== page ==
Building the Pyramid: John Stein (TWF Publications, 2014)
It was with some trepidation that I picked up the Chartered Management Institute’s 2014 Management Book of the Year. Never has the pressure to review a book been so intense; and so it was with some relief that I noticed the interesting graphics that adorned the cover. They were not ‘serious’ or ‘high-brow’ or ‘forbidding’. In fact for so august a volume, the book’s cover-art seemed a little frivolous.
“Building the Pyramid” is about providing an approach to delivering a successful organisational growth journey. It is a different approach to describing the process of business planning and change management and the logic behind embarking on the necessary activities to achieve the intended beneficial outcomes. Much of it relates to the behavioural issues associated with change, which is not surprising since business-change success is usually largely about engaging, aligning and motivating people.
The title of this book may seem inconsistent with the theme of organisational change. It may, but it isn’t, because the book is written as a fiction. It is the story of Pharaoh Smendes which describes his travails as a young leader with big challenges. Stein carefully lays out his rationale for using a fictional theme in the introduction and – depending on your particular style of learning – the approach largely works. It may lack gravitas but there is plenty of content in this book.
Starting with a description of how to develop a tangible vision (“everyone dreams of being part of something special”), the book moves on through the storyline to describe 6 stages of change-management. The stages start with the ‘understanding the context and sharing the vision’ piece and finishes with an ‘ownership and celebration’ piece. After each stage, the author has helpfully summarised the lessons learned. In each stage, the author describes some scenario facing the young Pharaoh: in stage 3, for example, he describes the conducting of a citizen survey (p 45-7), the results of which mirror the realistic feedback we often get from cultural climate surveys carried out in the real world.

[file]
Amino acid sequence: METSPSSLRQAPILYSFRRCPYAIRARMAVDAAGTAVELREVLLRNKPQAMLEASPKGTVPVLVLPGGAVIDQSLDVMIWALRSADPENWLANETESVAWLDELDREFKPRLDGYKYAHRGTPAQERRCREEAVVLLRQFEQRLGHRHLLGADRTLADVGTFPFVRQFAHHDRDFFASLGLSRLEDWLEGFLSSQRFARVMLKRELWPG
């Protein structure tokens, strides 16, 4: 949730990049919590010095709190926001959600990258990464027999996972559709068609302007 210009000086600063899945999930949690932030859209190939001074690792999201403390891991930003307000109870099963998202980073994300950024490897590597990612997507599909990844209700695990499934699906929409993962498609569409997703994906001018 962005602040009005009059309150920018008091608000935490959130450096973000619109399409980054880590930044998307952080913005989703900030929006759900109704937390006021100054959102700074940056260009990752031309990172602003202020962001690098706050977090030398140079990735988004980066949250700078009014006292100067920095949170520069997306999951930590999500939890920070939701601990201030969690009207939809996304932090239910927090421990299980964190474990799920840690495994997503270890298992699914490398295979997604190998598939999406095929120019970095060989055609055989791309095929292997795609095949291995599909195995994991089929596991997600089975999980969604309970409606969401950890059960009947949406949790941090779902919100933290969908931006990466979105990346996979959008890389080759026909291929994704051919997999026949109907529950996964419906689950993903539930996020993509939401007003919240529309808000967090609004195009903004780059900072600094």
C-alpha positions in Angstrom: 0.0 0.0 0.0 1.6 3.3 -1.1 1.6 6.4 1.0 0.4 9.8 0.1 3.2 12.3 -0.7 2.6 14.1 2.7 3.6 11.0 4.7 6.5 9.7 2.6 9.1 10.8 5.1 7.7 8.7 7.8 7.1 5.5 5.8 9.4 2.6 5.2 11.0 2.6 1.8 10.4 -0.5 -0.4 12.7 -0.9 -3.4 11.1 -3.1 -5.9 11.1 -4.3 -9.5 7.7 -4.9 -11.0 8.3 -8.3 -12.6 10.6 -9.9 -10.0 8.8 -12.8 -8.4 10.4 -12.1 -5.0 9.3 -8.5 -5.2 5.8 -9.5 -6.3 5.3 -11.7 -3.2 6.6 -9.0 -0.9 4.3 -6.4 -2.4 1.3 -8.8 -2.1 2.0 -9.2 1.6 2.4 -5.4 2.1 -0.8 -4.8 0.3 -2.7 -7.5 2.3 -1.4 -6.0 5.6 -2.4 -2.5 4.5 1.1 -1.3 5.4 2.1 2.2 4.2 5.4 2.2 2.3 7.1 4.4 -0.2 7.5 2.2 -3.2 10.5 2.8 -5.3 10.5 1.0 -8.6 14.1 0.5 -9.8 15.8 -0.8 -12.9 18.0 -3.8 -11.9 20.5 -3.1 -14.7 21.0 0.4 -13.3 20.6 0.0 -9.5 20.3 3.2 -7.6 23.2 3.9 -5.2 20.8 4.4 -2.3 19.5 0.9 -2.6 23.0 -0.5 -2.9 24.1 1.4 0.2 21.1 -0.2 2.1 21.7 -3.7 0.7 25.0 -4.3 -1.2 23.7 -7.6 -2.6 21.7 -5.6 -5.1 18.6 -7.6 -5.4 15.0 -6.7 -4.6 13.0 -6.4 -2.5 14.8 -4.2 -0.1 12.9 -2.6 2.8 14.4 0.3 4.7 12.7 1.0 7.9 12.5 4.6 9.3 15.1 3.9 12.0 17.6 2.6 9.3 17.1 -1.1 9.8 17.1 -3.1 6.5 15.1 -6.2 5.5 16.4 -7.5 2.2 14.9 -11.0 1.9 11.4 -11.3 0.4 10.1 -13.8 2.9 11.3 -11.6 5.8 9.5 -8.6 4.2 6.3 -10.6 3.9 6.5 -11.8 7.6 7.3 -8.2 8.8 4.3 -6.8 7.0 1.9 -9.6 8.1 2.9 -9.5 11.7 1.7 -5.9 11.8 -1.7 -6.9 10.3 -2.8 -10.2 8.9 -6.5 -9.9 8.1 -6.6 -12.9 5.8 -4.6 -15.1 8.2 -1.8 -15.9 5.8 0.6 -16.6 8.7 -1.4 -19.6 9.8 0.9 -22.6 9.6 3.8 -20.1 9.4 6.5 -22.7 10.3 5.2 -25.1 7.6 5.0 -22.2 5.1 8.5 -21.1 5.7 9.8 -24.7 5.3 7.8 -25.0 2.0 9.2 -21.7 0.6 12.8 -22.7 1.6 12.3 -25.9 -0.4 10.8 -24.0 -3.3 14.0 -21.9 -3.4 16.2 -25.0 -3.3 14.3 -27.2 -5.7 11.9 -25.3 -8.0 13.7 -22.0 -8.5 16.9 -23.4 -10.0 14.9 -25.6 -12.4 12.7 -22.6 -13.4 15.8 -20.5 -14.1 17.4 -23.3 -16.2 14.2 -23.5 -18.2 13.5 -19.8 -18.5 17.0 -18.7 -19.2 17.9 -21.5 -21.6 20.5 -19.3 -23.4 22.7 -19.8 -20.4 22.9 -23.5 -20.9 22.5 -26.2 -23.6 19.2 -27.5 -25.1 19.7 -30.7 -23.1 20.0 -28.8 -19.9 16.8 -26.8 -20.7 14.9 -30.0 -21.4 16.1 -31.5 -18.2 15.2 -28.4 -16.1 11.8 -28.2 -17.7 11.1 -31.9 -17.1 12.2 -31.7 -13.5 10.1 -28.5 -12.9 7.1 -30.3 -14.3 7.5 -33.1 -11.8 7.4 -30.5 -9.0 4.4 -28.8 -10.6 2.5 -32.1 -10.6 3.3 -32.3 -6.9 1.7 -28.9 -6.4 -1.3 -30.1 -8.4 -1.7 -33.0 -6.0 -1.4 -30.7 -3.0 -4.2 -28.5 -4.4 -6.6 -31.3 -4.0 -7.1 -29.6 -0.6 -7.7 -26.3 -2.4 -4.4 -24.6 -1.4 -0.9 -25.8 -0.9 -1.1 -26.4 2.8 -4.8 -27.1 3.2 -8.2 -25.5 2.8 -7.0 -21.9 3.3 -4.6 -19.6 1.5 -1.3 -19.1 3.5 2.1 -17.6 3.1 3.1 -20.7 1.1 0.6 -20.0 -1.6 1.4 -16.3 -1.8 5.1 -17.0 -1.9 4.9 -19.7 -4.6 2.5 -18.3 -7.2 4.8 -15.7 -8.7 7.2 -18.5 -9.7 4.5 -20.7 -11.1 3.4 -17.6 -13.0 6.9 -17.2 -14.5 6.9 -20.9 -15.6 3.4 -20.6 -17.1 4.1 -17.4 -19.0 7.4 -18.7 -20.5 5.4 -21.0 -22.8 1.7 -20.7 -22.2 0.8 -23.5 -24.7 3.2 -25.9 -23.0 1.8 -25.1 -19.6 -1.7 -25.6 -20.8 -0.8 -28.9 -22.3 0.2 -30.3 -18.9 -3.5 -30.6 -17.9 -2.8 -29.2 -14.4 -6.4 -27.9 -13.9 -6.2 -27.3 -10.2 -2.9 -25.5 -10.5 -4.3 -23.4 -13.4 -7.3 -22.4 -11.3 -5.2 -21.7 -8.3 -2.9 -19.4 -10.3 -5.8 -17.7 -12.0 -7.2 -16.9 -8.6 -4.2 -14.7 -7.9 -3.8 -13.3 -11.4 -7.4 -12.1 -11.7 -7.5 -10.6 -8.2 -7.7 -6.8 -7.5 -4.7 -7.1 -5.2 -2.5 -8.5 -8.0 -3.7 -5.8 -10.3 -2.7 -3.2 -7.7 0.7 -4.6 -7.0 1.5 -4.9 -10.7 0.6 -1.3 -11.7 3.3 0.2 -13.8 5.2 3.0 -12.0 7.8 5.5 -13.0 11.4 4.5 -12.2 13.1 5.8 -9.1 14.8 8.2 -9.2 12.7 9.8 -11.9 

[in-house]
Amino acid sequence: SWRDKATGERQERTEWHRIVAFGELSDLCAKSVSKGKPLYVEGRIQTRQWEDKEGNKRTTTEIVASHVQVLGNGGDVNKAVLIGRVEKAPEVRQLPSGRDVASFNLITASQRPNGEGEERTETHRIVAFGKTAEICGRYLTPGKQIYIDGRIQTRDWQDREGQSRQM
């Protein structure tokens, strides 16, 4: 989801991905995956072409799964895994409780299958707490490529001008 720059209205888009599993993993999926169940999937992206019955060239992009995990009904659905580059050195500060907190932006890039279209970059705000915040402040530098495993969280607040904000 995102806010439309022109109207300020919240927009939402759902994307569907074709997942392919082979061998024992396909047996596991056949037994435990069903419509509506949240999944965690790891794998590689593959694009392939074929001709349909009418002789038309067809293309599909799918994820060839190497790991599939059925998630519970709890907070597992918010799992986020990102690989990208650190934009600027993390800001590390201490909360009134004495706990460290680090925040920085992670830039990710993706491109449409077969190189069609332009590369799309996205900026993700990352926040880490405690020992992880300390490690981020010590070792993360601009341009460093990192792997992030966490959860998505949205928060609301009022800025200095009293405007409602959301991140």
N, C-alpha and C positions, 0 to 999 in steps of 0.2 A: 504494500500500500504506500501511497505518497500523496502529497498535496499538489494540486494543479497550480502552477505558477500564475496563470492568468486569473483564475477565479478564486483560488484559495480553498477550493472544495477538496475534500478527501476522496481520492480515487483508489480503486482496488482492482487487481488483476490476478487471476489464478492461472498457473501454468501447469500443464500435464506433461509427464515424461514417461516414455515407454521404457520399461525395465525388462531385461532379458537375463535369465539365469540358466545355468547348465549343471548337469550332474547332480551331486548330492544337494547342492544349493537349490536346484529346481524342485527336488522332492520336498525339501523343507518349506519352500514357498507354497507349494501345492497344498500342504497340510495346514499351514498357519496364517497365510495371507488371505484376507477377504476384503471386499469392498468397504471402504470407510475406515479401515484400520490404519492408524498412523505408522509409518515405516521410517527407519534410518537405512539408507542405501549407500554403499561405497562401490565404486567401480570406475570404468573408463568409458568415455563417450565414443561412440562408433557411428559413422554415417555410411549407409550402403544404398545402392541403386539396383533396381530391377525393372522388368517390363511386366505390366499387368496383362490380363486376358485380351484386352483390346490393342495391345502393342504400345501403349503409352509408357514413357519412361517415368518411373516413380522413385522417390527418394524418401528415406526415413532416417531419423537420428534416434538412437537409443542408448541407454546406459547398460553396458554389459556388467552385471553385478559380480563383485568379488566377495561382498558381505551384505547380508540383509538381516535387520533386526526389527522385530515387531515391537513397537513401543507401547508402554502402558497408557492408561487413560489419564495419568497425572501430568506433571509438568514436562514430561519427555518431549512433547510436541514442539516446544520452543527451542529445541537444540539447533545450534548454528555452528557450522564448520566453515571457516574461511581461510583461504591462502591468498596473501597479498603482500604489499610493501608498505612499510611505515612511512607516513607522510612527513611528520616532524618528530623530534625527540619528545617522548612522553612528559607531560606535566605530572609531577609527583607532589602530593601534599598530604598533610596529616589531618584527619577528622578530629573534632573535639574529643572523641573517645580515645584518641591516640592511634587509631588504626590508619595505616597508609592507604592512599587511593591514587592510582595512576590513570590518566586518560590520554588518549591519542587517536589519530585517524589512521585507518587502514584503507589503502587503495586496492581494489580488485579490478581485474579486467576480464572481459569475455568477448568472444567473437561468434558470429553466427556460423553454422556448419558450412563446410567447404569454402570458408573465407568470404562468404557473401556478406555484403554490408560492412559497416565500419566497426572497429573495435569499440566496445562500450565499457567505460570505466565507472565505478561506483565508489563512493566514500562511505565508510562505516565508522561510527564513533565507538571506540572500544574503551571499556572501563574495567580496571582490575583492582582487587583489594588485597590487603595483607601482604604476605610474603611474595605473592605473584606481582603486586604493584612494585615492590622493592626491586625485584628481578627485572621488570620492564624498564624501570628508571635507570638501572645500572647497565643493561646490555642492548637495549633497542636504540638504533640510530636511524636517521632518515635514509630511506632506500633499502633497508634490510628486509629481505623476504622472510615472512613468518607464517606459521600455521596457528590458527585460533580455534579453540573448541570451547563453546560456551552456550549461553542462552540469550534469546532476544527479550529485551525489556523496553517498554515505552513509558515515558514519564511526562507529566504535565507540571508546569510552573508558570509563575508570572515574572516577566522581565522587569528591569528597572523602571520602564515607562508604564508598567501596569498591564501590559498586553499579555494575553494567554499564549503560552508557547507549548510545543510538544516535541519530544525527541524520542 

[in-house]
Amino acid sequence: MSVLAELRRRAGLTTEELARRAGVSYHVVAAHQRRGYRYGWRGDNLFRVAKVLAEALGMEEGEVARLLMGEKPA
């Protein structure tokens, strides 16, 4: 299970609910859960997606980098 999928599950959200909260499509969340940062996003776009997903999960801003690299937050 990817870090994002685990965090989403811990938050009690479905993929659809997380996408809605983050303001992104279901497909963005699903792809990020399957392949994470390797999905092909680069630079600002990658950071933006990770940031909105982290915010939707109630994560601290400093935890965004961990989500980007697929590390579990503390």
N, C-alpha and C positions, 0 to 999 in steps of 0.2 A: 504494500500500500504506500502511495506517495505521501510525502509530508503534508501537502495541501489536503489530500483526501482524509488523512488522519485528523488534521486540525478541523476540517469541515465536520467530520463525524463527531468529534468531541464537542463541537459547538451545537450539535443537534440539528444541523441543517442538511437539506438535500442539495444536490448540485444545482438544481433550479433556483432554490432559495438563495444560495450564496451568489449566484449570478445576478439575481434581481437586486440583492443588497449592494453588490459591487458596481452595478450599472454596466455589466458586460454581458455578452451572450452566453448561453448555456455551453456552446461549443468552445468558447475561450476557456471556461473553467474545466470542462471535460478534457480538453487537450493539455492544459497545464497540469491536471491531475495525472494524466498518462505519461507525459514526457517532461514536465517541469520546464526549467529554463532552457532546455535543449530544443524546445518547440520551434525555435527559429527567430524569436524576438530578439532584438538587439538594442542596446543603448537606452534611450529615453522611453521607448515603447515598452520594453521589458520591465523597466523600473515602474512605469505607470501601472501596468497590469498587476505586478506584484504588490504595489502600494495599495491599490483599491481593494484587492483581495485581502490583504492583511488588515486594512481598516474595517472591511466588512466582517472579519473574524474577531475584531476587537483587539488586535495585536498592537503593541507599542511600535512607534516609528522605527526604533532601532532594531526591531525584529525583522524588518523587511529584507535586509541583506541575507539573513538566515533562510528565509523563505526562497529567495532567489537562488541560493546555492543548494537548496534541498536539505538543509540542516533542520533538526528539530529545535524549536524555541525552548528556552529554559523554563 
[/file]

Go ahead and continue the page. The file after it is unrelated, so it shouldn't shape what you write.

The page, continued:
An important part of the learning from this book is where Stein has focused, in stage 4, on personal growth and learning: this is often missed out of change-management processes and I think its inclusion here genuinely differentiates this book from others. I also liked the quote on page 53 “The role of leaders is not generate more followers but to create more leaders” – a message that has particular resonance in the leadership development programmes with which I’ve been involved.
The book ends with a resource-section: this is 30 pages of practical suggestions based on the Pyramid framework. It includes ’50 important points to remember’ about delivering success and also includes some testimonial case studies from clients of Stein’s consulting firm.
So, what is this book really all about? – well, it is an easy-read, slim tome that will inform and educate readers who want to know more about the process of change. In that respect, it reminds me of Kotter’s “Our Iceberg is melting”. Its effectiveness as a learning tool really depends on the way in which you prefer to learn. It does not get into theory or concepts: in this sense, it is a highly practical book which a change practitioner or business leader could use as an ongoing guide to successful organisational change.
The author claims that the methodology described here has generated £500m in benefits over the years; impressive if true. Taking this at face value, it surely has to be worth a small investment in time to read and learn from it.
For the HR professional, this offers the opportunity to contextualise the change process, either for the delivery of HR change initiatives or for the benefit of their business clients.
Reviewer’s rating: 3 out of 5